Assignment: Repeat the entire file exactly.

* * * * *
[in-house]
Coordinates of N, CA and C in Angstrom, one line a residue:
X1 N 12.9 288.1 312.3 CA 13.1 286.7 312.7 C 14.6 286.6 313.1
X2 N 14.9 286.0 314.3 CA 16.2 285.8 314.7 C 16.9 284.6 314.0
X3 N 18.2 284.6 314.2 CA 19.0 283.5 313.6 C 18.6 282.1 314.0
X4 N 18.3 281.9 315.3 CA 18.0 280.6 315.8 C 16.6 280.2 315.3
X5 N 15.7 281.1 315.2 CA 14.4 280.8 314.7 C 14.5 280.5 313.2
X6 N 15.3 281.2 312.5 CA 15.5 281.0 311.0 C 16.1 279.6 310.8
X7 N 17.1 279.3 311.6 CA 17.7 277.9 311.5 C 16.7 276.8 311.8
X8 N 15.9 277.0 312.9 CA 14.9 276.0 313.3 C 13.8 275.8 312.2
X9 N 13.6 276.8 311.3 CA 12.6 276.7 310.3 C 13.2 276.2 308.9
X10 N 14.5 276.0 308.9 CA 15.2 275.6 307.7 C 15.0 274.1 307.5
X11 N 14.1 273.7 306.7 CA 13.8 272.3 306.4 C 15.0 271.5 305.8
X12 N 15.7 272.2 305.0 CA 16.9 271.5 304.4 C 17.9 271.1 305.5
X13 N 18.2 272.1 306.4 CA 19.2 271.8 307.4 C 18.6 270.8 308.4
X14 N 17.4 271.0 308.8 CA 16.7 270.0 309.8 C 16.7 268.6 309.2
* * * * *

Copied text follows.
[in-house]
Coordinates of N, CA and C in Angstrom, one line a residue:
X1 N 12.9 288.1 312.3 CA 13.1 286.7 312.7 C 14.6 286.6 313.1
X2 N 14.9 286.0 314.3 CA 16.2 285.8 314.7 C 16.9 284.6 314.0
X3 N 18.2 284.6 314.2 CA 19.0 283.5 313.6 C 18.6 282.1 314.0
X4 N 18.3 281.9 315.3 CA 18.0 280.6 315.8 C 16.6 280.2 315.3
X5 N 15.7 281.1 315.2 CA 14.4 280.8 314.7 C 14.5 280.5 313.2
X6 N 15.3 281.2 312.5 CA 15.5 281.0 311.0 C 16.1 279.6 310.8
X7 N 17.1 279.3 311.6 CA 17.7 277.9 311.5 C 16.7 276.8 311.8
X8 N 15.9 277.0 312.9 CA 14.9 276.0 313.3 C 13.8 275.8 312.2
X9 N 13.6 276.8 311.3 CA 12.6 276.7 310.3 C 13.2 276.2 308.9
X10 N 14.5 276.0 308.9 CA 15.2 275.6 307.7 C 15.0 274.1 307.5
X11 N 14.1 273.7 306.7 CA 13.8 272.3 306.4 C 15.0 271.5 305.8
X12 N 15.7 272.2 305.0 CA 16.9 271.5 304.4 C 17.9 271.1 305.5
X13 N 18.2 272.1 306.4 CA 19.2 271.8 307.4 C 18.6 270.8 308.4
X14 N 17.4 271.0 308.8 CA 16.7 270.0 309.8 C 16.7 268.6 309.2